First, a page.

6/08/2011

jQuery, JSON and Liferay : One happy couple :)

From time to time you will have the requirement to load data asynchronously from a Liferay Service without having access to such nice technologies like ICEFaces or JSF in general. This post will show you how to use jQuery, JSON and AJAX to make such calls in a JSP portlet. Very, very useful !

Imagine the folllowing issue: Your customer tells you to implement two drop down lists: The first list contains all organizations in your Liferay environment, the second should contain the name of all users belonging to this organization. Your are not allowed to use JSF - just plain JSPs, enriched by AlloyUI, jQuery and JSON. Just a quick information before we begin: JSON is a very useful tool, that allows JAVA - Javascript conversion. This allows us to save a lot of time during development, because we don´t need to create converters. 

You could query the liferay database for all users, create tons of javascript objects and write some javascript methods that will remove and add elements to your SELECT boxes. This works for lilferay environments where there are very little users, but not for a standard enterprise environment. Here I would suggest doing the following:

We create a standard JSP page with two HTML SELECTs. The first one will be filled with all organizations that we find. When selecting an organization, a javascript method is triggered. This method calls a portlet method with the organization id as parameter. The backing method, retrieves all Users of that organization, converts the list of users to a JSON string and returns tis string to the portlet. The portlet iterates over this array and fills the second SELECT with OPTION elements. 

Step 1: Prepare the backend

Your portlet class should be a subclass of com.liferay.util.bridges.mvc.MVCPortlet. This allows you to implement the method "serveResource", which is specified in the JSF 286 specification. It allows you to access ressources of any kind in your portlet. One of the reasons why we use this method here is that it allows us to get a javascript representation of a java.util.List by using JSON. Here is the code:


@Override
public void serveResource(ResourceRequest resourceRequest, ResourceResponse resourceResponse) throws IOException, PortletException {

//get the parameter
String organizationString = resourceRequest.getParameter("organizationId");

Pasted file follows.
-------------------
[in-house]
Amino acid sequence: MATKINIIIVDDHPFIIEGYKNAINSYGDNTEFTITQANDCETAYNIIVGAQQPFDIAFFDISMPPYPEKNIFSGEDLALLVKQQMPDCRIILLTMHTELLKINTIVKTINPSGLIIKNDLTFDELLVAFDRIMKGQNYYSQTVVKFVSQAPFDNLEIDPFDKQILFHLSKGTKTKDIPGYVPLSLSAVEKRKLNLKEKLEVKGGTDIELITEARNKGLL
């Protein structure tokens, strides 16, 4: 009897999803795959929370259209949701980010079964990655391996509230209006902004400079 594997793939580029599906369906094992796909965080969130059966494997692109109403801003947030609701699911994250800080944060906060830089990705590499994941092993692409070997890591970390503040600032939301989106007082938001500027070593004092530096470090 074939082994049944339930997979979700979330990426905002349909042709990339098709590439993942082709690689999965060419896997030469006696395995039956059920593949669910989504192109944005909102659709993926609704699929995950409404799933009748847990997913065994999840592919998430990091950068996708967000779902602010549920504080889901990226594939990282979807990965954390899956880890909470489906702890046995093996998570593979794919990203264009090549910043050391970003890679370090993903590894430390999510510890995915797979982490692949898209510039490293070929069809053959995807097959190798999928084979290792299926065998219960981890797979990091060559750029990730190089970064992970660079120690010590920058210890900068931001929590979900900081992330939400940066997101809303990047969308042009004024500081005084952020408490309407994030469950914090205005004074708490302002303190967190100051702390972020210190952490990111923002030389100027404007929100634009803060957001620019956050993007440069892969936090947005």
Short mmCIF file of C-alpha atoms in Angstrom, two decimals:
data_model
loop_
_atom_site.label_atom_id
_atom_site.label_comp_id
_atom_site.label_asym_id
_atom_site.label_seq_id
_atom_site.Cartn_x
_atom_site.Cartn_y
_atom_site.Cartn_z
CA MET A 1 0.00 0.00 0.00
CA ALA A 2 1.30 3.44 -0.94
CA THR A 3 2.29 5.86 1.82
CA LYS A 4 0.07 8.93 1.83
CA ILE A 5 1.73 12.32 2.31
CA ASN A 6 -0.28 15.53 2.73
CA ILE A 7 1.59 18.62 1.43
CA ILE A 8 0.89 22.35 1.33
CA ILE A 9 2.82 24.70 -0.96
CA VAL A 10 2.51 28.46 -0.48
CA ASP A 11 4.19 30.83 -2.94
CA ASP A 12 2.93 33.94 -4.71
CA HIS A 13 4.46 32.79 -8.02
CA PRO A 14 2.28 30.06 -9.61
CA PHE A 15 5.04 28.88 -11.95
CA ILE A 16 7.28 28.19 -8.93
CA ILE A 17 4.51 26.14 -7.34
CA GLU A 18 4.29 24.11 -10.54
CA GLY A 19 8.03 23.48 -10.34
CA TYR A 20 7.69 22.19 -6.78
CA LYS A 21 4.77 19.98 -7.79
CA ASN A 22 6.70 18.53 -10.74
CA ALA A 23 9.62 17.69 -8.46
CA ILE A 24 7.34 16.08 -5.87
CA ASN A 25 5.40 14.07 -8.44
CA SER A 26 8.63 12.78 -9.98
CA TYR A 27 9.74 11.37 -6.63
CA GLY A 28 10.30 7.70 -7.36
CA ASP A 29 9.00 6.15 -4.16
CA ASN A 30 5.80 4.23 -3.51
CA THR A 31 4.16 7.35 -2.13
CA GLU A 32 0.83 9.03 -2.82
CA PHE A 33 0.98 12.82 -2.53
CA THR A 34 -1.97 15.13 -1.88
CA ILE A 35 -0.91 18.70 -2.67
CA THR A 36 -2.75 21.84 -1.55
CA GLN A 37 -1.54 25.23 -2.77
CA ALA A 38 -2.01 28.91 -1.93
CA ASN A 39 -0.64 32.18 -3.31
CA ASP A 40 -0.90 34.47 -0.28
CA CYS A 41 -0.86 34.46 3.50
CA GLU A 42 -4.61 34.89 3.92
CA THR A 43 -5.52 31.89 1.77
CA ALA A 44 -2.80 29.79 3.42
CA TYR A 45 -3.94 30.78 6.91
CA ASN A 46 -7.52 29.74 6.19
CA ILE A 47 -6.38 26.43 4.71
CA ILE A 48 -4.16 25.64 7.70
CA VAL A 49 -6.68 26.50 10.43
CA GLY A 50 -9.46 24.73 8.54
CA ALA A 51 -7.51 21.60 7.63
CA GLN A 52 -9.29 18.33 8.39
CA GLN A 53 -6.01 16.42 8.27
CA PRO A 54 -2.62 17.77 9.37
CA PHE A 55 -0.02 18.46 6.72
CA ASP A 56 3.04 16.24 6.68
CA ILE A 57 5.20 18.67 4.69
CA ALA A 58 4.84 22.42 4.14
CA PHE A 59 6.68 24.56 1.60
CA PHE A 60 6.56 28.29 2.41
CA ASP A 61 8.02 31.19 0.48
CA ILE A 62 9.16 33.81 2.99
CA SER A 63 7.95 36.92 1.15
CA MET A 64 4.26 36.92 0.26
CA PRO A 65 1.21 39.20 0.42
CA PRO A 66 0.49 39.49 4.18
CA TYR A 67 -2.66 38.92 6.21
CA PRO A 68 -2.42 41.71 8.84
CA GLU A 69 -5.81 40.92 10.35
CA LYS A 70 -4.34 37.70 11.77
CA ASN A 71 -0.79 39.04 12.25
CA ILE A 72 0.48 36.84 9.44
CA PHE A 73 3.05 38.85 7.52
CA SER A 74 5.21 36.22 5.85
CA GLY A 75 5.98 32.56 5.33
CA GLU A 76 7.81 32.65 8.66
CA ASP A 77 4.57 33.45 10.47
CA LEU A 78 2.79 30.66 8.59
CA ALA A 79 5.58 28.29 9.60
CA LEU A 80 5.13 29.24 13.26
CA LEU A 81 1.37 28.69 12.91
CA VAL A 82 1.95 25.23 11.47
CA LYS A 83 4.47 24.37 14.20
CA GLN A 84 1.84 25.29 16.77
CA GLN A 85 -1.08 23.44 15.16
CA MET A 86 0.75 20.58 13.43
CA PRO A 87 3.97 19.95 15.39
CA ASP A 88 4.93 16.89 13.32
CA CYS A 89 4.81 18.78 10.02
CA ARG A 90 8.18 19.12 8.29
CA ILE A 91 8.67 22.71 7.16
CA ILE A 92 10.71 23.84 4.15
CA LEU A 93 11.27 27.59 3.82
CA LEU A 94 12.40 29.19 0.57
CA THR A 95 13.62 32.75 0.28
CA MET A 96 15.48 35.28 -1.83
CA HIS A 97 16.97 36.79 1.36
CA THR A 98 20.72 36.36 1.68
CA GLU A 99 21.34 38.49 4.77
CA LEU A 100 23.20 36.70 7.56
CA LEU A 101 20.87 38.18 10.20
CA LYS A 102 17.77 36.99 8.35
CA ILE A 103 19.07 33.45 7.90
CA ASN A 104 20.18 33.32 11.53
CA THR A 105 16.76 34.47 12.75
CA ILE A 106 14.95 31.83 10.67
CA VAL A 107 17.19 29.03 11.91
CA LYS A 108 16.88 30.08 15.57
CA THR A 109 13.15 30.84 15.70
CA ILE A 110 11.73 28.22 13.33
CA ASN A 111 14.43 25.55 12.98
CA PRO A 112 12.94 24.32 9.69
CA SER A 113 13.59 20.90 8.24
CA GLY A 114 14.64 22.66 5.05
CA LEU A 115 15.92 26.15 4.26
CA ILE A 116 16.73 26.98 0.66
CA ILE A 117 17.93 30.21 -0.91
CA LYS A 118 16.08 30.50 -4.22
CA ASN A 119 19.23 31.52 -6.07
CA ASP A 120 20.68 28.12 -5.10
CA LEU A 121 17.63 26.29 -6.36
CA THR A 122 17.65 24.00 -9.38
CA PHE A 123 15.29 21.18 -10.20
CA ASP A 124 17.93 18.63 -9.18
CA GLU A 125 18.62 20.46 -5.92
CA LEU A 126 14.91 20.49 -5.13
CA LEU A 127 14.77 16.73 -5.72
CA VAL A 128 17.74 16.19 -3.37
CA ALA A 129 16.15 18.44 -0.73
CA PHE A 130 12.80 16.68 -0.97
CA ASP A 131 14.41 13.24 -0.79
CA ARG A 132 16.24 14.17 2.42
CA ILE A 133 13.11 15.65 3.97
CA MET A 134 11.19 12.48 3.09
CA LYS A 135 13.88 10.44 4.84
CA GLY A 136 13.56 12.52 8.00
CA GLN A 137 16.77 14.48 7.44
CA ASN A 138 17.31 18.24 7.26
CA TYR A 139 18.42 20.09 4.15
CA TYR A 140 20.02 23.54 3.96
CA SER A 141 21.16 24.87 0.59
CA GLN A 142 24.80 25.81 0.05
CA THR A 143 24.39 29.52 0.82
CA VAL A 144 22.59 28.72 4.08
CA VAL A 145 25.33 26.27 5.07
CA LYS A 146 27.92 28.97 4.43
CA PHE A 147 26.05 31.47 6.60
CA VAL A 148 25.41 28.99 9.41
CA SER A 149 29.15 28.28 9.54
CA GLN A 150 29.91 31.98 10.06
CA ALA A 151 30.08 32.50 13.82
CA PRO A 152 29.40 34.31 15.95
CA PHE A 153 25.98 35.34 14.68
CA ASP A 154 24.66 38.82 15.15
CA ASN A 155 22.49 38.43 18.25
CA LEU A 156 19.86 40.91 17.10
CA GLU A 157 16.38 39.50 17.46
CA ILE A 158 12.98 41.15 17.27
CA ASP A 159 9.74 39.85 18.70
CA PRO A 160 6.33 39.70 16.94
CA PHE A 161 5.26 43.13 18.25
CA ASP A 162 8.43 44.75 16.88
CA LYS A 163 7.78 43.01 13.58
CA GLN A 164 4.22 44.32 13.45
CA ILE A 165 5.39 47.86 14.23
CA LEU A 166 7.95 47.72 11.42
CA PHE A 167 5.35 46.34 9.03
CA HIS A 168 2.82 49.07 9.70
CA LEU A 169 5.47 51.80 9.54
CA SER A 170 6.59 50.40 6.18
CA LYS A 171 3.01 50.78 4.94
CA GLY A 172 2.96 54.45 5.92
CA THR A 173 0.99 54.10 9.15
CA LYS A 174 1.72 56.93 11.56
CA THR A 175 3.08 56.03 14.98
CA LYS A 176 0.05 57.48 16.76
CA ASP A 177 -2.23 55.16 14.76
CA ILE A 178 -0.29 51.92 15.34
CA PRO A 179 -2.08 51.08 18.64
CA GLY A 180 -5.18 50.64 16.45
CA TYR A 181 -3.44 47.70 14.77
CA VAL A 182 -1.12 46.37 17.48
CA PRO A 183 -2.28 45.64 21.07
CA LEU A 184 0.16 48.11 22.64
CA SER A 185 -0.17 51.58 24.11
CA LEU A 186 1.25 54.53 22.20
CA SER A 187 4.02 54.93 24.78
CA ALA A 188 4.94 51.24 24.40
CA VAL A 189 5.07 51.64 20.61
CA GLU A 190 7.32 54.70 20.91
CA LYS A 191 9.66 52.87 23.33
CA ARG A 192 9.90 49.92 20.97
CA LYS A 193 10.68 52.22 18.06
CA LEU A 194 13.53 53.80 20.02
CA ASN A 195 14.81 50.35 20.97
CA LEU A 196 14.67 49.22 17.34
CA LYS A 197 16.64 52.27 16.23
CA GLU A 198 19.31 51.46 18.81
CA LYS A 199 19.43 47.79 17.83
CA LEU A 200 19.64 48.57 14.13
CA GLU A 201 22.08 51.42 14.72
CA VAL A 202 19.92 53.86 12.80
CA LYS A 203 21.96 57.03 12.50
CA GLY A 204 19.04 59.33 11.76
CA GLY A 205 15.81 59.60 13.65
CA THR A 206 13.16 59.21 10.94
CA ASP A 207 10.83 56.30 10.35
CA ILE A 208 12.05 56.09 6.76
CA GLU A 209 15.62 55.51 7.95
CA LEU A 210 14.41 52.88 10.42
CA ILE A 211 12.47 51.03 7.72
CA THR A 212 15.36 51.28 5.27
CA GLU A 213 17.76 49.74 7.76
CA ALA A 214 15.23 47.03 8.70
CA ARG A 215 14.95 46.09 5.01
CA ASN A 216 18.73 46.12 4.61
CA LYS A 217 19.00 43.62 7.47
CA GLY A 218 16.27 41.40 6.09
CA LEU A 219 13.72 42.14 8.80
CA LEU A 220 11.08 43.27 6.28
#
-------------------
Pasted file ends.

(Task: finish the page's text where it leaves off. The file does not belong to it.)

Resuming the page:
long orgId= Long.parseLong(organizationString);

try {
  //get all users of the organization
  List<User> organizationUsers = UserLocalServiceUtil.getOrganizationUsers(orgId);

  //let JSON do the conversion work
  String jsonString = JSONFactoryUtil.serialize(organizationUsers);
//write string to the output stream and we´re finished resourceResponse.getPortletOutputStream().write(jsonString.getBytes()); } catch (SystemException e) { e.printStackTrace();  } }


All the magic happens when calling JSONFactoryUtil.serialize : JSON creates a string representation of our list for us. This string is passed back to the portlet and that´s all we have to know for now.


Step 2: Implementing the onClick method

After the backend is ready and waiting for our calls, we will now implement the ajax call. Note that everything we do is working out of the box in Liferay 6 (didn´t test it on Liferay 5): no need to install anything else. So, here is the javascript code:
<portlet:resourceurl var="resourceUrl"></portlet:resourceurl>

<script language="JavaScript" type="text/javascript">

function fillUsers() {
  var select = document.getElementById("<portlet:namespace />orgSelect");
  var organizationId = select.options[select.selectedIndex].value;
  jQuery.get('<%=resourceUrl%>&organizationId='+organizationId,

function(data) { 

  var parsedJSONObject = jQuery.parseJSON(data); 
  var usersList = parsedJSONObject.list; 
  var usersSelect = document.getElementById("<portlet:namespace />usersSelect");
  //delete all old options
  usersSelect.length=0;
  for (var i =0; i < usersList.length; i++){
    var option = document.createElement("OPTION");
    option.text = ''+(usersList[i].fullName);
    option.value = ''+(usersList[i].userId); 
    usersSelect.options.add(optn); 
    }
  } 
);
}
</script>

Lets go through this. First, register a resource URL that is pointing to the method we created in our backend. This method is called by using jQuery.get() which fires an ajax request and calls the registered function when it receives an answer. After the data is received, a call to jQuery.parseJSON(data) parses the JSON string into a usable javascript object. This javascript object consists of a main node called "list" that contains all Users objects. You can now access these objects by calling their properties like this: usersList[i].fullName.

If you like this tutorial it would be very nice, if you could click on some of the google ads you see on the right side. It helps me run this block and motivates me ;)

If you have any questions, feel free to leave a comment.